I’ve suggested: 1) home price declines have to be halted in order to revive the U.S. economy, 2) the Bear Stearns crisis and its solution will lead to increased government regulation and a higher probability of inflation, 3) J.P. Morgan (the old man) was right—character, not assets, should form the foundation for lending, although a reversion to this old-fashioned model is not likely anytime soon, and 4) whether you know it or not—whether you like it or not—you are bailing out Wall Street.”

Foreclosure Crisis

6,600 San Francisco Bay Area homeowners were foreclosed during the first quarter, up 300% from last year. Many a veteran of the commercial real estate markets have shrugged off this phenom, yet the shoe will likely drop in the office market before long. The ugly combo of tight credit, sagging office rents and waning demand will wreak havoc on highrise investors—especially those who bought during the past several years at cap rates and pricing that never made sense in the first place. Egregious speculators in the commercial world will have their hats handed to them, as those have in the residential sector.

San Francisco Market Overview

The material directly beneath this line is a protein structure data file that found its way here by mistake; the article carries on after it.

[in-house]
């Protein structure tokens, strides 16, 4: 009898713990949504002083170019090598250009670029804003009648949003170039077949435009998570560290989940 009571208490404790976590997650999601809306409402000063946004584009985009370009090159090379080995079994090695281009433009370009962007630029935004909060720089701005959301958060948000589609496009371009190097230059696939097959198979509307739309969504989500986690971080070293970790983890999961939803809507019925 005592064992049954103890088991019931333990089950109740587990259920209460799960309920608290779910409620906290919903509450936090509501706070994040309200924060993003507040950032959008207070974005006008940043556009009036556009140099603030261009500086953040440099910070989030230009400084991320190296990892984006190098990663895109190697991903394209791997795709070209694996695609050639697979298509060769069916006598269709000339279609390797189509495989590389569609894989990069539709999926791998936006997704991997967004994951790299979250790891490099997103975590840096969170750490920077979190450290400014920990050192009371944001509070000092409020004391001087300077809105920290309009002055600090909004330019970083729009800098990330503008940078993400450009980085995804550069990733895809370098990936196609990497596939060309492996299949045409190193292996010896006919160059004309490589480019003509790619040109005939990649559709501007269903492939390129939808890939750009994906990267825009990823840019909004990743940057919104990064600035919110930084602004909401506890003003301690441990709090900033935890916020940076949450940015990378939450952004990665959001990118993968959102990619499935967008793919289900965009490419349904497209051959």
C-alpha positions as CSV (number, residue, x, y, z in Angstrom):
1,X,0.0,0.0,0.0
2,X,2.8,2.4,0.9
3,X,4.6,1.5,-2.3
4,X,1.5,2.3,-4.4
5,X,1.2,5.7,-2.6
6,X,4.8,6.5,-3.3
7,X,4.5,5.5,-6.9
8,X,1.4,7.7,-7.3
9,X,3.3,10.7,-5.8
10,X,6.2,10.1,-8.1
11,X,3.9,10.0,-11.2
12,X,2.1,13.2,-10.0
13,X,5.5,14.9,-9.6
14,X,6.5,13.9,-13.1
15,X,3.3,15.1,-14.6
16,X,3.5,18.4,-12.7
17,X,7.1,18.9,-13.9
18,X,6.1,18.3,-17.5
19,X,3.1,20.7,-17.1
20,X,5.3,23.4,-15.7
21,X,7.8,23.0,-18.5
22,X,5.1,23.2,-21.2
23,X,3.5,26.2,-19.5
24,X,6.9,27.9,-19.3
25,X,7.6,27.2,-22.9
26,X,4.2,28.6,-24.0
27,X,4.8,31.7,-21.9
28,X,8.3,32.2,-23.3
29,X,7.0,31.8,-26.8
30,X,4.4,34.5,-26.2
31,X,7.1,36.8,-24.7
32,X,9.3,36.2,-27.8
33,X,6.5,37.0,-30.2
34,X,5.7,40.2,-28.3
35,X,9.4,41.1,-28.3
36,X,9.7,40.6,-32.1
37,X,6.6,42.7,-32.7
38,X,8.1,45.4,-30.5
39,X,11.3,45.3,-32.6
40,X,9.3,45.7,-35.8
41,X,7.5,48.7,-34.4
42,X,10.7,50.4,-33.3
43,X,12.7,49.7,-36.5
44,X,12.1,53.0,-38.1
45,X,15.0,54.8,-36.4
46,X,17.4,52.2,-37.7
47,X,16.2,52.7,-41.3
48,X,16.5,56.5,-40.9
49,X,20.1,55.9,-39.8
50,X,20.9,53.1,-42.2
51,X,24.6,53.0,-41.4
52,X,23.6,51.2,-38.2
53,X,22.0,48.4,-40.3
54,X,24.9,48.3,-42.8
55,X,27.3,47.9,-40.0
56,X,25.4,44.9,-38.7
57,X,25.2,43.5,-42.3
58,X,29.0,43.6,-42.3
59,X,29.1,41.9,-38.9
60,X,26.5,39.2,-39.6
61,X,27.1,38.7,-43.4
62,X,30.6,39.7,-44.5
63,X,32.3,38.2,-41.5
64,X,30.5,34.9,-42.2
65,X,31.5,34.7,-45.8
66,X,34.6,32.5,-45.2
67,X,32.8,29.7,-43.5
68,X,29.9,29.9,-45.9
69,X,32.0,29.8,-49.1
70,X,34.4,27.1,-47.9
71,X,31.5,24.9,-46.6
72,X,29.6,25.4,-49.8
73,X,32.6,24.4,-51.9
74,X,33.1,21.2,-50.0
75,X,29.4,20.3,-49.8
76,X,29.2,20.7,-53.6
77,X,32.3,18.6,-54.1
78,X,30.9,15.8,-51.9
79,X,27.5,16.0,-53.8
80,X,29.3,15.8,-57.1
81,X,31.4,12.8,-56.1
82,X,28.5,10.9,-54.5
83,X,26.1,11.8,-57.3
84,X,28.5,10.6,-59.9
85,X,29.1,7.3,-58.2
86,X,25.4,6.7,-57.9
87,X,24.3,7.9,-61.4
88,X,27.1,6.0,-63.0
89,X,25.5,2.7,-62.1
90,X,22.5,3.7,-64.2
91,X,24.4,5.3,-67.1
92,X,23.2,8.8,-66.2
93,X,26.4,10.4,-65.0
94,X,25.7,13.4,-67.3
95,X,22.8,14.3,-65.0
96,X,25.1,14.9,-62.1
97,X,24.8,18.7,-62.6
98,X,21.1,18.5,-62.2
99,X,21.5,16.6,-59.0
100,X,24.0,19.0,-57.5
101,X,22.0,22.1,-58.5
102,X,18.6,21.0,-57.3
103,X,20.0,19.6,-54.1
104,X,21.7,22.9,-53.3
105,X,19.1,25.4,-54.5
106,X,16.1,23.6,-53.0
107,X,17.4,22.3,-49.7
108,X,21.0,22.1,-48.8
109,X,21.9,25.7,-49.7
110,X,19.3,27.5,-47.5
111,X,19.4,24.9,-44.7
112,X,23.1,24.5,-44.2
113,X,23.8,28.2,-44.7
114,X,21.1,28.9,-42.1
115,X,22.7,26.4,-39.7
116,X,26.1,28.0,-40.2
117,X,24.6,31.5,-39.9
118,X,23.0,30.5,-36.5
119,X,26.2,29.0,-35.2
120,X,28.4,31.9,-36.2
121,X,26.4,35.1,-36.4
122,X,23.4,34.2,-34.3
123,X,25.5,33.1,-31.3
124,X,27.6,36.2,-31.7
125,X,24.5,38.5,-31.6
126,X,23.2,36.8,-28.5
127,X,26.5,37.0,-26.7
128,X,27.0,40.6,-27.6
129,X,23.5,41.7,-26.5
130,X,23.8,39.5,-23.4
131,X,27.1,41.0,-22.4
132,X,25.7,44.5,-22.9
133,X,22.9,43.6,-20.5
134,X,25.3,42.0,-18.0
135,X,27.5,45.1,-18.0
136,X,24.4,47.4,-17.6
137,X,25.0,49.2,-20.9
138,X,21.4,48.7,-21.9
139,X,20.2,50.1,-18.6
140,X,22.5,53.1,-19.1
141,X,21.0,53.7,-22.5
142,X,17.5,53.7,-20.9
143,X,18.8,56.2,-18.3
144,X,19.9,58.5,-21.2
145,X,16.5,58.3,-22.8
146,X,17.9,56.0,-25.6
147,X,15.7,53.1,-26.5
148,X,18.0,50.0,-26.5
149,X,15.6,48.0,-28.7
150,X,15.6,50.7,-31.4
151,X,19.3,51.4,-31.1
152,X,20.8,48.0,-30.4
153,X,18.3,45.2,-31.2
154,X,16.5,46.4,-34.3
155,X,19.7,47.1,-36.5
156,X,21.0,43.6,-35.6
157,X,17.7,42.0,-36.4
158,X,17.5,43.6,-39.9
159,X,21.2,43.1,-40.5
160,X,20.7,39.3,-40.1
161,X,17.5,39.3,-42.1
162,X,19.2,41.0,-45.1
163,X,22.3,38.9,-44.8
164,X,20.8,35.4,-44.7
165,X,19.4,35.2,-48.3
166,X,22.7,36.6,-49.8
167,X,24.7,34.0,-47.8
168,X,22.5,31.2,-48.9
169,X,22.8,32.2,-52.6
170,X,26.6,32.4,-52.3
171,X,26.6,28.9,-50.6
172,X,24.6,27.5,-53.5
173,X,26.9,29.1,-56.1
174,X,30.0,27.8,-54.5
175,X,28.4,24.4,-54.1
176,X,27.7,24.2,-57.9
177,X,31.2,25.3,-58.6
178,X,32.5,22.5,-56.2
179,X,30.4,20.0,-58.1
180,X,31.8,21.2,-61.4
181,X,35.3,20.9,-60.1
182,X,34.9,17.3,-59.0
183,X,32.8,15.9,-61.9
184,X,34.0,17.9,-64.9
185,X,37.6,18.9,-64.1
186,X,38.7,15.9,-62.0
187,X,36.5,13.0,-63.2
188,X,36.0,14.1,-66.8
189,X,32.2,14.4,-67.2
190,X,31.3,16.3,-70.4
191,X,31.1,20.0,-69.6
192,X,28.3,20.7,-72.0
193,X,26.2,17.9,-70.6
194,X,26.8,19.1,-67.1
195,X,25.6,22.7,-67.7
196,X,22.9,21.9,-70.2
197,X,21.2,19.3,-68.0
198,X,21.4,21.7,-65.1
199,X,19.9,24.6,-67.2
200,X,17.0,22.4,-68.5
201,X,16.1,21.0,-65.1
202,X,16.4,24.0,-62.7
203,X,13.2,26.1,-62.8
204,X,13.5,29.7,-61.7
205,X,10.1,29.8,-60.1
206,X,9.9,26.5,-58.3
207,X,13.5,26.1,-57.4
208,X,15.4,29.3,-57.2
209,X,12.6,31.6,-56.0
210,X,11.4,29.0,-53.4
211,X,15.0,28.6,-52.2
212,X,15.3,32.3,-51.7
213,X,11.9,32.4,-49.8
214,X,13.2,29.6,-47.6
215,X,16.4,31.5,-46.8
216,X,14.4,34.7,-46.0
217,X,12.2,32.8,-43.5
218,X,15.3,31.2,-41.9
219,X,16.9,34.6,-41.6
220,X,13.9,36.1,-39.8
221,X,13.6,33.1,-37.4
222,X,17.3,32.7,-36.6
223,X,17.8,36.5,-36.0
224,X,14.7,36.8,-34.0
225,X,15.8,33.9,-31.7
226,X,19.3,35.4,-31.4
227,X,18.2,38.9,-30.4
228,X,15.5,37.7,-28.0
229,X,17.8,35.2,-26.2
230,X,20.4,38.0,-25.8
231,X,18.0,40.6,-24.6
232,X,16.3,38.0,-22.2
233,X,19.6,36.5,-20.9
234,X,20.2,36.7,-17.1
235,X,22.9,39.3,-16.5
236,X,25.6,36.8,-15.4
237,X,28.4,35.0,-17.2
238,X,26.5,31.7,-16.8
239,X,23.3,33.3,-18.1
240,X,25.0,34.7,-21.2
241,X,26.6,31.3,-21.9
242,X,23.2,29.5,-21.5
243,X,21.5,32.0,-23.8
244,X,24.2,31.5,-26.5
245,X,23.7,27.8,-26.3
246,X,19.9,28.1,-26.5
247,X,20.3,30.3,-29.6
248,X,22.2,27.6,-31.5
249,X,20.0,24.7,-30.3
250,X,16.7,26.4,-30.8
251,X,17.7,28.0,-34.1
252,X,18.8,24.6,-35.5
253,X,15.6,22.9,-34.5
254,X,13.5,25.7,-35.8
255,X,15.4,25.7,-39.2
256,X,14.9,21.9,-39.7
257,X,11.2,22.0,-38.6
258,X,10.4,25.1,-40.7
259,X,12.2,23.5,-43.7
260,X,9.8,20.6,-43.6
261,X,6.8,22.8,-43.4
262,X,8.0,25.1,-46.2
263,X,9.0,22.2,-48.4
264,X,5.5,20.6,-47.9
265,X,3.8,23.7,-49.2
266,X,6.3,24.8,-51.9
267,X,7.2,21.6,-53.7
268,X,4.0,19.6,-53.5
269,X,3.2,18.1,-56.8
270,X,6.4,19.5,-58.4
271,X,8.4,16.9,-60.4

More Space Available Now than During the Dot-Bomb!

In Q2 of 2001, Bay Area Counties had a supply of 42 million square feet available for lease on the market. Today the Bay Area markets have 51 million square feet on the market. Tenants in San Francisco have a LARGER number of parcels to choose from in today’s market than in Q2 of 2001—the period just before our markets crashed. Today the trend for absorption has turned “down”…and the stats should give you reason to wonder—what kind of Kool-Aid has the landlord community been drinking? [In Q2, 2001, there were only 202 parcels of spaces available in San Francisco in the 5-10,000 sf range; only 173 parcels in the 10-20,000 sf range; and only 67 parcels in the 20-40,000 sf range.]

Every quarter we track this data for you. This is the proverbial “forest” of options for you, tenants. So study up and make certain that you select a broker to represent you who understands the significance of the magnitude of options—and how to maximize leverage for you in lease negotiations.

Tenants: Get It Straight

Mihalovich Partners represents tenants, only. Our core business is driven toward educating and objectively and aggressively representing TENANTS, only. If you are looking for biased market information serving the LANDLORD community, please see one of The CAC Group; Cushman & Wakefield; CB Richard Ellis; Grubb & Ellis; Colliers; or Jones Lang LaSalle—whom collectively represent over 54% of the 13.2 million square feet of space currently on the market. Those six firms have pledged their allegiance to over 300 local landlords.